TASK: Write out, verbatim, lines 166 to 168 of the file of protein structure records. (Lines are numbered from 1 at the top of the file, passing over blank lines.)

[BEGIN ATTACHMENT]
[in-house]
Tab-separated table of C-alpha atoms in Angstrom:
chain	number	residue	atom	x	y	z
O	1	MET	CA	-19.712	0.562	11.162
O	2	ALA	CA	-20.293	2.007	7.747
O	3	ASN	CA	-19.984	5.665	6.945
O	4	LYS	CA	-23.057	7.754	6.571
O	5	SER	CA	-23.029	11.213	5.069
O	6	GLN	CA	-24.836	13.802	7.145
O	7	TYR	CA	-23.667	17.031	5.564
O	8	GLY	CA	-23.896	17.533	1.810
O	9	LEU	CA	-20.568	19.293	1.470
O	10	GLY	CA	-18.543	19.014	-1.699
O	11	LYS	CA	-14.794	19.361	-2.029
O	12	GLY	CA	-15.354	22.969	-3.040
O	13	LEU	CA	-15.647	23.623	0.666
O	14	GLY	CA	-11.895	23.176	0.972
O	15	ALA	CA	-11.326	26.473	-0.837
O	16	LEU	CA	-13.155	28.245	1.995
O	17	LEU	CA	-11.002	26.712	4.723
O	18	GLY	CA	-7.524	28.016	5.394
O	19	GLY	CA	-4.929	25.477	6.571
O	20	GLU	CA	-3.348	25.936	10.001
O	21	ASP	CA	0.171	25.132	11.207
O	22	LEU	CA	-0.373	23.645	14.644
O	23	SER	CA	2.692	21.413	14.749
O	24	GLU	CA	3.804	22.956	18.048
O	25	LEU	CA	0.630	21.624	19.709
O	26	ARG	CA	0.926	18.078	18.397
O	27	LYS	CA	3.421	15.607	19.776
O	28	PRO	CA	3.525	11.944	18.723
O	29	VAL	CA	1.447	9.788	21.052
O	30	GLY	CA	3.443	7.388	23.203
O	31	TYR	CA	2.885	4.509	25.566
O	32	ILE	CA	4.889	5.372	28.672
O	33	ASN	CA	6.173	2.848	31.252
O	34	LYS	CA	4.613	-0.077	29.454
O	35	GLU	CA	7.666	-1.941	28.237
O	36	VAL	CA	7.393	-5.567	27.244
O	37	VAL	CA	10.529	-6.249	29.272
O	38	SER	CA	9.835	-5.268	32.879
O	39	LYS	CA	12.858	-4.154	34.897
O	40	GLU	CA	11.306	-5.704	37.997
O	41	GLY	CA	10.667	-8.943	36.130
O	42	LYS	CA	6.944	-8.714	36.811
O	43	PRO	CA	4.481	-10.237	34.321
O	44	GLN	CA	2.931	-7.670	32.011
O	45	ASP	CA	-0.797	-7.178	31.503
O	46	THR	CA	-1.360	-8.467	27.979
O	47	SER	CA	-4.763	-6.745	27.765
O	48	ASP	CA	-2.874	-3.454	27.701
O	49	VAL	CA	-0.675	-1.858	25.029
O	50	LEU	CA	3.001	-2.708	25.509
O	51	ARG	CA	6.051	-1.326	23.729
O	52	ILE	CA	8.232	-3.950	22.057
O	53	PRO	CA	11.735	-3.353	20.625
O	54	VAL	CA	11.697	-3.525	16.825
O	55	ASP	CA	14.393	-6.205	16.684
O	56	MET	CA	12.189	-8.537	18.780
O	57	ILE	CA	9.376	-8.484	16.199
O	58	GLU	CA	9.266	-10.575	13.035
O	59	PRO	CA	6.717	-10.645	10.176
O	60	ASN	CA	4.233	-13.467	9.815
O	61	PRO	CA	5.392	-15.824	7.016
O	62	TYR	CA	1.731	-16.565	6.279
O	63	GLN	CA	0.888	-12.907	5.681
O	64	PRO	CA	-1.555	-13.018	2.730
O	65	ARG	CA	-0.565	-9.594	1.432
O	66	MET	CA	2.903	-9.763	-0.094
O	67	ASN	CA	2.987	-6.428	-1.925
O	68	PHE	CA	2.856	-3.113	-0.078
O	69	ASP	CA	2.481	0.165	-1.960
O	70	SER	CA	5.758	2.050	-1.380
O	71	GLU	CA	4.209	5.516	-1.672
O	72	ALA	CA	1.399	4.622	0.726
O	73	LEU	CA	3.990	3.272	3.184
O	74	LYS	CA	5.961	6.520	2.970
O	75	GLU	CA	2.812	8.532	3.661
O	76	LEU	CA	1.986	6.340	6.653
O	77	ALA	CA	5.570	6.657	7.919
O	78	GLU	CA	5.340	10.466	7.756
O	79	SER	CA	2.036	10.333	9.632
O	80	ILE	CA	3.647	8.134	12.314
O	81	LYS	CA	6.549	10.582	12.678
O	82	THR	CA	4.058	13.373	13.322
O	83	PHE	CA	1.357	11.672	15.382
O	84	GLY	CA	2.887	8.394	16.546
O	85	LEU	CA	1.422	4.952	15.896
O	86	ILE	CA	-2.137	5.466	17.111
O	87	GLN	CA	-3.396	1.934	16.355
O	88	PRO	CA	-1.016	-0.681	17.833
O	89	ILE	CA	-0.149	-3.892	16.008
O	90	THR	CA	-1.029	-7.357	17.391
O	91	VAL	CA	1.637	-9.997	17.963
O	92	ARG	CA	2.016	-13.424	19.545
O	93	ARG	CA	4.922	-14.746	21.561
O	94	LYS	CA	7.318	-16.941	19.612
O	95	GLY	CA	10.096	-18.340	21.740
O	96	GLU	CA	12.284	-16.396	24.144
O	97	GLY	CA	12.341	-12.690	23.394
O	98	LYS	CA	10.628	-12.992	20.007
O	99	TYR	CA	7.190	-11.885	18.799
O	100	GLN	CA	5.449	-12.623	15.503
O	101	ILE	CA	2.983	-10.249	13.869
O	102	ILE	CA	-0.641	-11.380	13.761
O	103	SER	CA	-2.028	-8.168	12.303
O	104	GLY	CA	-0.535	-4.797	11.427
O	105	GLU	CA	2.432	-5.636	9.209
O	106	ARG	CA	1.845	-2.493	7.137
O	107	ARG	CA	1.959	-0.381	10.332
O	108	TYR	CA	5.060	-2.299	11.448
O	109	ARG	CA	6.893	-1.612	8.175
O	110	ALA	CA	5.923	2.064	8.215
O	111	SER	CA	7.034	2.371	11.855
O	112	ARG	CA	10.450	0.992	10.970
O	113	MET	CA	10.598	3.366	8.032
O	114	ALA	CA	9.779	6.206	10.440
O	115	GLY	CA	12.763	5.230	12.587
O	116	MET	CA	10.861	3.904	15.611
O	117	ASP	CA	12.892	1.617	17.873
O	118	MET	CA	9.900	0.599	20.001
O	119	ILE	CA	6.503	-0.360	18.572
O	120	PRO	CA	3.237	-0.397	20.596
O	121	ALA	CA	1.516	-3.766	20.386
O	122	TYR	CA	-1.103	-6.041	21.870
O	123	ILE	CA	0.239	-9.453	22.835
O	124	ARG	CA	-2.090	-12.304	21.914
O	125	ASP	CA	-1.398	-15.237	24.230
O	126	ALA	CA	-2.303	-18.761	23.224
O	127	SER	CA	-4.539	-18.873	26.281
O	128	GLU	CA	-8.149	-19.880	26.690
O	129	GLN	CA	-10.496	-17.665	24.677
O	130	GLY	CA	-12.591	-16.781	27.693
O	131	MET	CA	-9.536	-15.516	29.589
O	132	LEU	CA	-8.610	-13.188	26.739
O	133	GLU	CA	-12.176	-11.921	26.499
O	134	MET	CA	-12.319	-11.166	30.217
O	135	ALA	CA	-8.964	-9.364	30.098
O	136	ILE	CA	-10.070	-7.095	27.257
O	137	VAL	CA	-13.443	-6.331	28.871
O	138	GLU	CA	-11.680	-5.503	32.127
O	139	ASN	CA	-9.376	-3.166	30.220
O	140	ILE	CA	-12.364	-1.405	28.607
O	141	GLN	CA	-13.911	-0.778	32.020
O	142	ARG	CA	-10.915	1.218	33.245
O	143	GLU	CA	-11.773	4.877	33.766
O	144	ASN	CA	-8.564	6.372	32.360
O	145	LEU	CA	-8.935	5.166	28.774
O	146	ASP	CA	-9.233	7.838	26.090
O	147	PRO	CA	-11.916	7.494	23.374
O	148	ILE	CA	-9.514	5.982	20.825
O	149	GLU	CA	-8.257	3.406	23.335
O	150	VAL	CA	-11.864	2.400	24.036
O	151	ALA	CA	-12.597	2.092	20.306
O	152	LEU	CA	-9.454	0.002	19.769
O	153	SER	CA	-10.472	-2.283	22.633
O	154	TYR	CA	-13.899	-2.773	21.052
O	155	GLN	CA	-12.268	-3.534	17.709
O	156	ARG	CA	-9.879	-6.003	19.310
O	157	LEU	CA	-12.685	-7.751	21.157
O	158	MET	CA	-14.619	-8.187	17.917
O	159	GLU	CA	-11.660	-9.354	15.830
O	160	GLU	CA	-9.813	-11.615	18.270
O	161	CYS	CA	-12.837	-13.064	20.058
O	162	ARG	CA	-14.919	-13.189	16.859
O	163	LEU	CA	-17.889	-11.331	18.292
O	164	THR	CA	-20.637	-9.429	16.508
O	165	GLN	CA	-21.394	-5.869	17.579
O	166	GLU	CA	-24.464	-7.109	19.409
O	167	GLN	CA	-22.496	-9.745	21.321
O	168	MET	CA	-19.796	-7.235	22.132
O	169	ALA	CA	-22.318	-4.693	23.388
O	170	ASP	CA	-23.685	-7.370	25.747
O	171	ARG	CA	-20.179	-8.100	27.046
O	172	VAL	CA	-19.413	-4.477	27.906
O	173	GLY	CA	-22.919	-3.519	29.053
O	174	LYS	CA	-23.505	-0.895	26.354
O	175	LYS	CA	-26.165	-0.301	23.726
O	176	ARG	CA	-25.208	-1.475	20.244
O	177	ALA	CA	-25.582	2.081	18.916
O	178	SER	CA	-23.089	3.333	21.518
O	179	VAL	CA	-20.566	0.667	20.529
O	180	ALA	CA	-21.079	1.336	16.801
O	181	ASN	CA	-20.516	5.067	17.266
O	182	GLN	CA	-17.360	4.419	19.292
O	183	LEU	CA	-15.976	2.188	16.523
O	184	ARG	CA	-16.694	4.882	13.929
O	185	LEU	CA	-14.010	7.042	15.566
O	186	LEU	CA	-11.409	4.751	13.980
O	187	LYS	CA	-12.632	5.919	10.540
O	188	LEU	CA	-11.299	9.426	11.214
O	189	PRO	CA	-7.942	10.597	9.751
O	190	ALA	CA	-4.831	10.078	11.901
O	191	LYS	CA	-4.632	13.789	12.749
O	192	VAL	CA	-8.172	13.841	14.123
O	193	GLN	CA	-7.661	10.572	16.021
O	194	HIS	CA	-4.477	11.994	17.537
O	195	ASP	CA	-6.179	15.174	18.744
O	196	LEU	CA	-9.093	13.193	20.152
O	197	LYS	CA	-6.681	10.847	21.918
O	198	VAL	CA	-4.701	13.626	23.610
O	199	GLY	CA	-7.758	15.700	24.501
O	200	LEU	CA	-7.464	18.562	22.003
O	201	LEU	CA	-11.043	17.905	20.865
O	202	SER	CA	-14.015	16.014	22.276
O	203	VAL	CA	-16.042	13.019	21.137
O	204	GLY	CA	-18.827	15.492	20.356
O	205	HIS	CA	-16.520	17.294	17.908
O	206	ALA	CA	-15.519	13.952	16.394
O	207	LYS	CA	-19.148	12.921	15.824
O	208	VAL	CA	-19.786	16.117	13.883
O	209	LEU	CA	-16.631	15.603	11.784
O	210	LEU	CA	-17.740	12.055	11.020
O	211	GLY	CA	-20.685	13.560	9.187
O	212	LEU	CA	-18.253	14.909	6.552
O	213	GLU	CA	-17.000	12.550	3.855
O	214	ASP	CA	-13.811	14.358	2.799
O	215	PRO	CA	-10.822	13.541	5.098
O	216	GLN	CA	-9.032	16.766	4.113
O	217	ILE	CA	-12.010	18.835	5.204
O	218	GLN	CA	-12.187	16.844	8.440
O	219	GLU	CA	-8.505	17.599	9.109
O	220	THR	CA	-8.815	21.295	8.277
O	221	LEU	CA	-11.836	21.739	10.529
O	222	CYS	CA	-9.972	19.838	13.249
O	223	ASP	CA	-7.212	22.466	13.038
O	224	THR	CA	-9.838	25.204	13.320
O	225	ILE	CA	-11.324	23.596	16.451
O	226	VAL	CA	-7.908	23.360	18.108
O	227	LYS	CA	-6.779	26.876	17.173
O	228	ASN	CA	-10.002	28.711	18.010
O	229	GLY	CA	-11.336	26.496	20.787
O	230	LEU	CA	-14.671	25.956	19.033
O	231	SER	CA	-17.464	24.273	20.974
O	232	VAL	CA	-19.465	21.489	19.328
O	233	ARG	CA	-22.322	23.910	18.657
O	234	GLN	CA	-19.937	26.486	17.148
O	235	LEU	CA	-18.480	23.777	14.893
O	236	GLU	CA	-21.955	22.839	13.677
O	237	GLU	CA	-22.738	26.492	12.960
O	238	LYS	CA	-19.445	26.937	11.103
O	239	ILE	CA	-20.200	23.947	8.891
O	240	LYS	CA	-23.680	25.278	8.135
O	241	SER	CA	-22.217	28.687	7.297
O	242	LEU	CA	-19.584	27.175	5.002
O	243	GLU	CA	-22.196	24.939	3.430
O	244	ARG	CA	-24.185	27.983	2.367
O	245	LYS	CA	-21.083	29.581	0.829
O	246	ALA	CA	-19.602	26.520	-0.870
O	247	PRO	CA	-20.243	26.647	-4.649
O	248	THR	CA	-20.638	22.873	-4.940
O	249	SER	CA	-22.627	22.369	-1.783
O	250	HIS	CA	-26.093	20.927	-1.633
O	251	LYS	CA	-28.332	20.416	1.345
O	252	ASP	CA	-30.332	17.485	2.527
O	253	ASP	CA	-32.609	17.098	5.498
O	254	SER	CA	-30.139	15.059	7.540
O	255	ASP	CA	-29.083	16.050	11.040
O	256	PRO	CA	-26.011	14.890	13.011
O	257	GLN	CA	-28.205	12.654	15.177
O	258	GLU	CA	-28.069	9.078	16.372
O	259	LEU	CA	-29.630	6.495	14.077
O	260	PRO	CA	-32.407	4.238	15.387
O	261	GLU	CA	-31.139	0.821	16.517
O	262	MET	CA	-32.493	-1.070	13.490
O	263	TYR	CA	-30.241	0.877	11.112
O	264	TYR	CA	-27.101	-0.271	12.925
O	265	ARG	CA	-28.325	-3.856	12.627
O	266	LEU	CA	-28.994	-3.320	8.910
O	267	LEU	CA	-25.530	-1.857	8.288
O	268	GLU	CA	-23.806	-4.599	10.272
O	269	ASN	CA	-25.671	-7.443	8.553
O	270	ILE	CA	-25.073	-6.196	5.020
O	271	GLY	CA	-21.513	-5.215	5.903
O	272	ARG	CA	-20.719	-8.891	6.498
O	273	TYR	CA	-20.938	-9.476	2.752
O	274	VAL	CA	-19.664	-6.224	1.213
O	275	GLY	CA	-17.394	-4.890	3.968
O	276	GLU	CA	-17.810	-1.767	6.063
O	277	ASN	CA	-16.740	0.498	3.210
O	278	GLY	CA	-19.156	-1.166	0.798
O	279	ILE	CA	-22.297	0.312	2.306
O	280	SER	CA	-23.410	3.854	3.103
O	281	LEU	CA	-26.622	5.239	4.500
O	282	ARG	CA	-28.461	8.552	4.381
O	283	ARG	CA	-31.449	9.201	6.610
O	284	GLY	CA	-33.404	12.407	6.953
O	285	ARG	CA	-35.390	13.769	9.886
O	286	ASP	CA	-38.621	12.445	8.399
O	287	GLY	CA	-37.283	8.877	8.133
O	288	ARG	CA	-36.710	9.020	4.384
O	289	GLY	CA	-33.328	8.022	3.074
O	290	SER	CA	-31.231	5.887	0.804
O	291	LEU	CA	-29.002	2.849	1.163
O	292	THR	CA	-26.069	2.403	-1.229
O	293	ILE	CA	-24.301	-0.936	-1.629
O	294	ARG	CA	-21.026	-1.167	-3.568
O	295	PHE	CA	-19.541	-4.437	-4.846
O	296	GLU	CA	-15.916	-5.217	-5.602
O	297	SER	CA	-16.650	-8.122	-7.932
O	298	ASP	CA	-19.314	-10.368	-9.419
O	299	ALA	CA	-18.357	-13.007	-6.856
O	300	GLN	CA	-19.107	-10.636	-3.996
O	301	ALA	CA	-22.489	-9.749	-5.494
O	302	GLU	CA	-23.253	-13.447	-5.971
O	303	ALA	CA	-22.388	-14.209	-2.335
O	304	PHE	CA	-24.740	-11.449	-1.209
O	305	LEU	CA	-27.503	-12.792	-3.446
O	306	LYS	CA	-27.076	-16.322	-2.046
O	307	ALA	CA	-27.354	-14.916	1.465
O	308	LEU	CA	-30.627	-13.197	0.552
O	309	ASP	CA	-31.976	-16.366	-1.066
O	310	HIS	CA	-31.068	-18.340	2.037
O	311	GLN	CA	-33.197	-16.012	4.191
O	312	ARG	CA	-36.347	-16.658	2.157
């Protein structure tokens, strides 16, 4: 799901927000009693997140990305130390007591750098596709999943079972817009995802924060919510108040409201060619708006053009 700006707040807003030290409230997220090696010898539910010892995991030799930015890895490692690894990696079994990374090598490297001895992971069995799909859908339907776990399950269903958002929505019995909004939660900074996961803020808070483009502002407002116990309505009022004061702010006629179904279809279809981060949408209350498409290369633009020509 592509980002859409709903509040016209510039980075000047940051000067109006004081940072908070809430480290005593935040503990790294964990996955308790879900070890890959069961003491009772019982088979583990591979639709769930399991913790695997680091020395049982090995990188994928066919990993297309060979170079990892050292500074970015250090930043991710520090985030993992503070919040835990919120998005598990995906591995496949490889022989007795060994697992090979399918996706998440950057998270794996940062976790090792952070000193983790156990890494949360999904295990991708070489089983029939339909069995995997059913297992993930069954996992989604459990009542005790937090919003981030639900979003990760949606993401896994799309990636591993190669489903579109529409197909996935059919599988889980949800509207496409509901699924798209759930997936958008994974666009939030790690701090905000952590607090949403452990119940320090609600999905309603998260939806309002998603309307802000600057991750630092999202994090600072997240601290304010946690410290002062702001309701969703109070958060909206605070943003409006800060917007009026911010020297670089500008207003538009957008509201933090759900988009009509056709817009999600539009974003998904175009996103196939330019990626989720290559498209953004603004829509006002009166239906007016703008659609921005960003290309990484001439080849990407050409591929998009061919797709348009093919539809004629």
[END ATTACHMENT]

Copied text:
O	163	LEU	CA	-17.889	-11.331	18.292
O	164	THR	CA	-20.637	-9.429	16.508
O	165	GLN	CA	-21.394	-5.869	17.579